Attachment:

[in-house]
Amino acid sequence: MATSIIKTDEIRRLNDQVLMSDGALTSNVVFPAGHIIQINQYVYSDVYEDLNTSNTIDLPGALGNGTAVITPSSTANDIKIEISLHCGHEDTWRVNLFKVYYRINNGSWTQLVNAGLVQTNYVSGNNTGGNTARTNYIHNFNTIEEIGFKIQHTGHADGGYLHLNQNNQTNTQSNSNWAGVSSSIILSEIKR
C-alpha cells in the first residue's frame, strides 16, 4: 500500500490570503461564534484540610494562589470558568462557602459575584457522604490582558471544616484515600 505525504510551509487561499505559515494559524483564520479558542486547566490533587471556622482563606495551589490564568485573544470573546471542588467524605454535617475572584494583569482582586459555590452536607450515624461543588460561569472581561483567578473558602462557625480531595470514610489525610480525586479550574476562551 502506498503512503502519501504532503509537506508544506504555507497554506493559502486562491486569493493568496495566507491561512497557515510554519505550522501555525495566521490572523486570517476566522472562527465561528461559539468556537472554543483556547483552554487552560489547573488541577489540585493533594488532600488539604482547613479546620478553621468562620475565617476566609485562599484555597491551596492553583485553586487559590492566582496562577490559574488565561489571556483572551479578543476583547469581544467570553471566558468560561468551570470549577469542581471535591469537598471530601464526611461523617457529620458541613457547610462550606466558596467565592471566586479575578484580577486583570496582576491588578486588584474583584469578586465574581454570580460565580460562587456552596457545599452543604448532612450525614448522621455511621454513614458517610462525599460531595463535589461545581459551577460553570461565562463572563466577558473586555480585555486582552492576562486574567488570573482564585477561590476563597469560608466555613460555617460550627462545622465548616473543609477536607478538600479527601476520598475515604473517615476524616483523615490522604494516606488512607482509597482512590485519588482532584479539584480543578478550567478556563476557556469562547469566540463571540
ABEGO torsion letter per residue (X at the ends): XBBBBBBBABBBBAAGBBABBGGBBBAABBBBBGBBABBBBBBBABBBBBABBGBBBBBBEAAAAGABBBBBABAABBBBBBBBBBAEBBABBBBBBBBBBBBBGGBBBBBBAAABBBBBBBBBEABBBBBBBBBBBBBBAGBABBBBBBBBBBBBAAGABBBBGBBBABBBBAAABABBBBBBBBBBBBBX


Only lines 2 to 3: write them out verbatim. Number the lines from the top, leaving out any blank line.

Amino acid sequence: MATSIIKTDEIRRLNDQVLMSDGALTSNVVFPAGHIIQINQYVYSDVYEDLNTSNTIDLPGALGNGTAVITPSSTANDIKIEISLHCGHEDTWRVNLFKVYYRINNGSWTQLVNAGLVQTNYVSGNNTGGNTARTNYIHNFNTIEEIGFKIQHTGHADGGYLHLNQNNQTNTQSNSNWAGVSSSIILSEIKR
C-alpha cells in the first residue's frame, strides 16, 4: 500500500490570503461564534484540610494562589470558568462557602459575584457522604490582558471544616484515600 505525504510551509487561499505559515494559524483564520479558542486547566490533587471556622482563606495551589490564568485573544470573546471542588467524605454535617475572584494583569482582586459555590452536607450515624461543588460561569472581561483567578473558602462557625480531595470514610489525610480525586479550574476562551 502506498503512503502519501504532503509537506508544506504555507497554506493559502486562491486569493493568496495566507491561512497557515510554519505550522501555525495566521490572523486570517476566522472562527465561528461559539468556537472554543483556547483552554487552560489547573488541577489540585493533594488532600488539604482547613479546620478553621468562620475565617476566609485562599484555597491551596492553583485553586487559590492566582496562577490559574488565561489571556483572551479578543476583547469581544467570553471566558468560561468551570470549577469542581471535591469537598471530601464526611461523617457529620458541613457547610462550606466558596467565592471566586479575578484580577486583570496582576491588578486588584474583584469578586465574581454570580460565580460562587456552596457545599452543604448532612450525614448522621455511621454513614458517610462525599460531595463535589461545581459551577460553570461565562463572563466577558473586555480585555486582552492576562486574567488570573482564585477561590476563597469560608466555613460555617460550627462545622465548616473543609477536607478538600479527601476520598475515604473517615476524616483523615490522604494516606488512607482509597482512590485519588482532584479539584480543578478550567478556563476557556469562547469566540463571540